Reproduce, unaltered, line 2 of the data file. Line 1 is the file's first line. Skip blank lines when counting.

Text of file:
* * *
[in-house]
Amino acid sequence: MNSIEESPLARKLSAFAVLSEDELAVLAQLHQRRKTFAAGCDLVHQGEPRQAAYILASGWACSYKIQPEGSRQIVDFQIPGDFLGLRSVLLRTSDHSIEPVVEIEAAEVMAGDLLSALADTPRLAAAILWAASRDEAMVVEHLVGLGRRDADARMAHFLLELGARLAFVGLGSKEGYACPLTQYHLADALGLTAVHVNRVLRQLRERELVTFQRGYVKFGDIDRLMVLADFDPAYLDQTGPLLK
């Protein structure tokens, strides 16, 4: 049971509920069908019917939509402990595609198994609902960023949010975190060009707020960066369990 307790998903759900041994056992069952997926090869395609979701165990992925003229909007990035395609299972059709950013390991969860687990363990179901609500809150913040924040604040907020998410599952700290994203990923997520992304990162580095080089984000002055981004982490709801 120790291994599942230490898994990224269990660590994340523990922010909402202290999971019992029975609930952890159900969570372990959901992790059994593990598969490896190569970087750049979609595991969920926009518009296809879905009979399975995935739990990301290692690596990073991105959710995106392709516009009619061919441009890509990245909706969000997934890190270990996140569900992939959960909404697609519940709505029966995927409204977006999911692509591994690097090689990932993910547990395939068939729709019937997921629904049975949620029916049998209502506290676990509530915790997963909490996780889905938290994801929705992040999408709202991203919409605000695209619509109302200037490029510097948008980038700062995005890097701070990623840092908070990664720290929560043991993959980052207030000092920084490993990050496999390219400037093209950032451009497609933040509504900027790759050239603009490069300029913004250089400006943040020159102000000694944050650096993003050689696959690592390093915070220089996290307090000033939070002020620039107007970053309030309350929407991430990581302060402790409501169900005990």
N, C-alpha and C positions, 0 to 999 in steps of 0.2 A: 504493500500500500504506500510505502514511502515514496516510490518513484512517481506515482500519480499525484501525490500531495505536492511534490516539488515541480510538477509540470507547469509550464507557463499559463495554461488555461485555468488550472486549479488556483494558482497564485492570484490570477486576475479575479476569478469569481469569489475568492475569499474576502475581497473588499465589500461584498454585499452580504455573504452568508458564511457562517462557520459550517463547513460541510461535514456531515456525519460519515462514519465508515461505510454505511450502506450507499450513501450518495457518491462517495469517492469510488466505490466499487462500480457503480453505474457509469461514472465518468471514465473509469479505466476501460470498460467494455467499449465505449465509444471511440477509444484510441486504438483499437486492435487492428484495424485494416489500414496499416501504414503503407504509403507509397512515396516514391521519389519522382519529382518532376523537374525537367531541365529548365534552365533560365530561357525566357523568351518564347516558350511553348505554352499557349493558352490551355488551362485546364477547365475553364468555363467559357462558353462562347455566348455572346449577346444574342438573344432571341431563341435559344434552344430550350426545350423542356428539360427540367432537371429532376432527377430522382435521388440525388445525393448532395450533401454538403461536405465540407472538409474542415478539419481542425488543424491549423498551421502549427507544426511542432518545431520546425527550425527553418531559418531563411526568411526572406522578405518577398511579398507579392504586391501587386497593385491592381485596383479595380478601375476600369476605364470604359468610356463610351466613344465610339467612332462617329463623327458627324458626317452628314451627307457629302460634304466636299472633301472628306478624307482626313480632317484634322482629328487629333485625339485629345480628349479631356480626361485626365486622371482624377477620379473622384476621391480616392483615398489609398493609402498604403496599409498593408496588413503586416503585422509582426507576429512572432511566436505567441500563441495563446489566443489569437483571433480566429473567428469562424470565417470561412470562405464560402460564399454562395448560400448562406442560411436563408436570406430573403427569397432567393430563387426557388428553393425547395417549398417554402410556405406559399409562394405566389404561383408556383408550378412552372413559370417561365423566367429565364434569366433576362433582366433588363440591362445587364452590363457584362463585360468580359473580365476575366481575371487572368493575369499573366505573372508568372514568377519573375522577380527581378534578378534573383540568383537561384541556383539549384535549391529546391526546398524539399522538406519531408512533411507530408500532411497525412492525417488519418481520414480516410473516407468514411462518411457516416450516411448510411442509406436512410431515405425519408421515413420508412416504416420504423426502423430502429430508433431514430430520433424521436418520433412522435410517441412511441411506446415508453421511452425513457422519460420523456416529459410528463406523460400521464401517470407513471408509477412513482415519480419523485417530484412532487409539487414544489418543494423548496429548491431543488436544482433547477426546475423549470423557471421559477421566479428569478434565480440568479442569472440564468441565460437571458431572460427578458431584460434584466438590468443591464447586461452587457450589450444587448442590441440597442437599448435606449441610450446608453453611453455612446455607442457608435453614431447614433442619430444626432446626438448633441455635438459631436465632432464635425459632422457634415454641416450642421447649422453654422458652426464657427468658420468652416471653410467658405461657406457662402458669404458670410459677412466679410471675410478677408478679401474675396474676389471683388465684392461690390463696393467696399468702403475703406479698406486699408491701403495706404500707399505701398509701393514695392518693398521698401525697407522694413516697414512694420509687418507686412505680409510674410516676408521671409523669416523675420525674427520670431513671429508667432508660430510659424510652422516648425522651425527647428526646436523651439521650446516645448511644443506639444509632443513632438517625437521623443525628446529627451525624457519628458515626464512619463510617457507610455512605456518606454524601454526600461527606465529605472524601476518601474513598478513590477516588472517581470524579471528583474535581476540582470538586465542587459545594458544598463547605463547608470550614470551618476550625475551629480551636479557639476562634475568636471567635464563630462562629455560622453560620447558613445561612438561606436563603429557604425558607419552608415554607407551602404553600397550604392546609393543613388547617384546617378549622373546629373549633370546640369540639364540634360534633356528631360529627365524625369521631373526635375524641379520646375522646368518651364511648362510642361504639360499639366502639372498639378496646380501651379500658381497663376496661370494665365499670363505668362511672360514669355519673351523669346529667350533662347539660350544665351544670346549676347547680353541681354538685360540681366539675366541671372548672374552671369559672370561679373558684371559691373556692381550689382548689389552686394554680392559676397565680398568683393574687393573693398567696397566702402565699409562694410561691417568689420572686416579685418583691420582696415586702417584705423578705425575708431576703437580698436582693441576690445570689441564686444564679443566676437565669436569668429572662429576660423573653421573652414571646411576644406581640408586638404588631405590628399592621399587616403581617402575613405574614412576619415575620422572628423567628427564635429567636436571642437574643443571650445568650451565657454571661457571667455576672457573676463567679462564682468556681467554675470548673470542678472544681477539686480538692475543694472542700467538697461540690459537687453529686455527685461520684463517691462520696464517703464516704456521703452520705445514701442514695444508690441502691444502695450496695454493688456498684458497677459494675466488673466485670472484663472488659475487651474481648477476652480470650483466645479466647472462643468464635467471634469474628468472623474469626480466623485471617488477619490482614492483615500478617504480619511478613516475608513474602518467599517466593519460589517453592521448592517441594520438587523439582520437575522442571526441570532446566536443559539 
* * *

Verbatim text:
Amino acid sequence: MNSIEESPLARKLSAFAVLSEDELAVLAQLHQRRKTFAAGCDLVHQGEPRQAAYILASGWACSYKIQPEGSRQIVDFQIPGDFLGLRSVLLRTSDHSIEPVVEIEAAEVMAGDLLSALADTPRLAAAILWAASRDEAMVVEHLVGLGRRDADARMAHFLLELGARLAFVGLGSKEGYACPLTQYHLADALGLTAVHVNRVLRQLRERELVTFQRGYVKFGDIDRLMVLADFDPAYLDQTGPLLK